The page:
“I hope you have a great day,” I say, smiling at her. She just nods once, silently dismissing me, her mouth in a thin, hard-pressed line.
I push my cart out the door and into the sunshine, thinking about how different this clerk is from the woman behind me, the one in the diner, these special servants living beyond. She was really kind of rude, I think thickly. That plank in my eye clear blocks my sight.
So from now on, we regard no one from a worldly point of view (2 Cor. 5:16). The voice speaks clear, familiar, too firmly to ignore. So I drop my compaint and take up a prayer for whatever heaviness I have witnessed, for whatever this woman carries that hurts. I think of my dad and the way he sees everyone, the way he always has time to make someone smile, the way he’s always doing more than just putting things on a conveyor belt and paying. I feel the irony of it, that in those moments I could have been living beyond, living more than. I could have made it my mission to make her day different, to offer her strength, to encourage her a little, but I had been focused on what I needed and how she was serving me. And all that self-centering just leaves me blind.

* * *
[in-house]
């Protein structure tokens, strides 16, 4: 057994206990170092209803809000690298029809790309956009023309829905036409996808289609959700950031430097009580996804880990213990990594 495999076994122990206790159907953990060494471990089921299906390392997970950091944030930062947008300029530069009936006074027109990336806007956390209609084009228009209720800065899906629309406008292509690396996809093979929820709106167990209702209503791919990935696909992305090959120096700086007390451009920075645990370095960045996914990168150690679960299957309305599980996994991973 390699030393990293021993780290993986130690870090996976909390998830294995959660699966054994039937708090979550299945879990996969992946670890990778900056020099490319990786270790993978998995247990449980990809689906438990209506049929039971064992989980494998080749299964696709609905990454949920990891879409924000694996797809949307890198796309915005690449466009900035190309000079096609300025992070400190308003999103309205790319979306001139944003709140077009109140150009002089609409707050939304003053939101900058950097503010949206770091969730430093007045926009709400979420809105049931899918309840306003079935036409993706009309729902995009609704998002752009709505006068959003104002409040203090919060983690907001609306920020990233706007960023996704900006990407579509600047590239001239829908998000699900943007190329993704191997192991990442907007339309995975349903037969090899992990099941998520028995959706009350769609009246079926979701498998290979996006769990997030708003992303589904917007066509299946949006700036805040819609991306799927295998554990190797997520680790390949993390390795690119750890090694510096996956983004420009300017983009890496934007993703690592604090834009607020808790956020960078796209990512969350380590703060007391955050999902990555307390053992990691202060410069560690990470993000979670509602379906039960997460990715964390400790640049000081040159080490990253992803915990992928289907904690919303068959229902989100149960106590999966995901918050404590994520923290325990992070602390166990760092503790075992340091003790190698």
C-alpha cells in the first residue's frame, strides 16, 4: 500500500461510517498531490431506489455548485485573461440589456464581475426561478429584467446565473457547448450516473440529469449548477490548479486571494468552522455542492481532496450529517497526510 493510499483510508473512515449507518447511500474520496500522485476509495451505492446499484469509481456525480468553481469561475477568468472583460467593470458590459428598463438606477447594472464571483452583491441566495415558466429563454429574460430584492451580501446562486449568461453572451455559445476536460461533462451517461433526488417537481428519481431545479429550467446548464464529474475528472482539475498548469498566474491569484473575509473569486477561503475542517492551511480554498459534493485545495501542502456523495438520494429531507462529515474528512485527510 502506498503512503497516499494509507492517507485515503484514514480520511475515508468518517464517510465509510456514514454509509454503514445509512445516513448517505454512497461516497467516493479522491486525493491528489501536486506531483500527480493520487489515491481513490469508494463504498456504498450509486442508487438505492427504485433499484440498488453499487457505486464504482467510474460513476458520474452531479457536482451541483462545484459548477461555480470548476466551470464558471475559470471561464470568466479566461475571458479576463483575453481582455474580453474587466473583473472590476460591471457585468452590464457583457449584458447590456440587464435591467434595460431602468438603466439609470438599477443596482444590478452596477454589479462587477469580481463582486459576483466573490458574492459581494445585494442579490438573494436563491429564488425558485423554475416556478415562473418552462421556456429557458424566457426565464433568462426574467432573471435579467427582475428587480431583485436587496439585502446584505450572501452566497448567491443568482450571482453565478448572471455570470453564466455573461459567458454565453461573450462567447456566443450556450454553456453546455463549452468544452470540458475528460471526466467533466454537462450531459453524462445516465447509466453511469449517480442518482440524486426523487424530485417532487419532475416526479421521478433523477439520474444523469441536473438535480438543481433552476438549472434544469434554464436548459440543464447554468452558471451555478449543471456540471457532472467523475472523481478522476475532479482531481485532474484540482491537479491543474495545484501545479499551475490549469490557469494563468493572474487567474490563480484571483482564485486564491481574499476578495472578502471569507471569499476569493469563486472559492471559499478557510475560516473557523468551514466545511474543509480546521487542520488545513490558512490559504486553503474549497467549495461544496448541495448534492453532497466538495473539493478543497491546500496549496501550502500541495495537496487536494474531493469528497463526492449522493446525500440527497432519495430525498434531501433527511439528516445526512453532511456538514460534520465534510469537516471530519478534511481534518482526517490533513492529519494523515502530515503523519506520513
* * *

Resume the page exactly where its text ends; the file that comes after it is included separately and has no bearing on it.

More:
So, I stack my groceries in the car, giving thanks for the food, for the money to buy it, for the car to drive home—Ten thousand reasons for my heart to sing…Bless the Lord, oh my soul, and then I ask for eyes that see and not from a worldly point of view, for a perspective for living more than and beyond the details, for a heart more familiarly focused on serving others than on how well they serve me. Jesus taught that the righteous will not even know they have served the Lord, that in humility they will not recognize it as an honorable act, because serving others will be like breathing; like just living; like it was nothing; like “Well, unh huh, it’s been a pleasure to serve you, honey, unh huh, it has,” to the one with a truly transformed heart (Matthew 25:37-39). And all our redeemed pauses will be assent. Unhhuh,yes Lord, send me.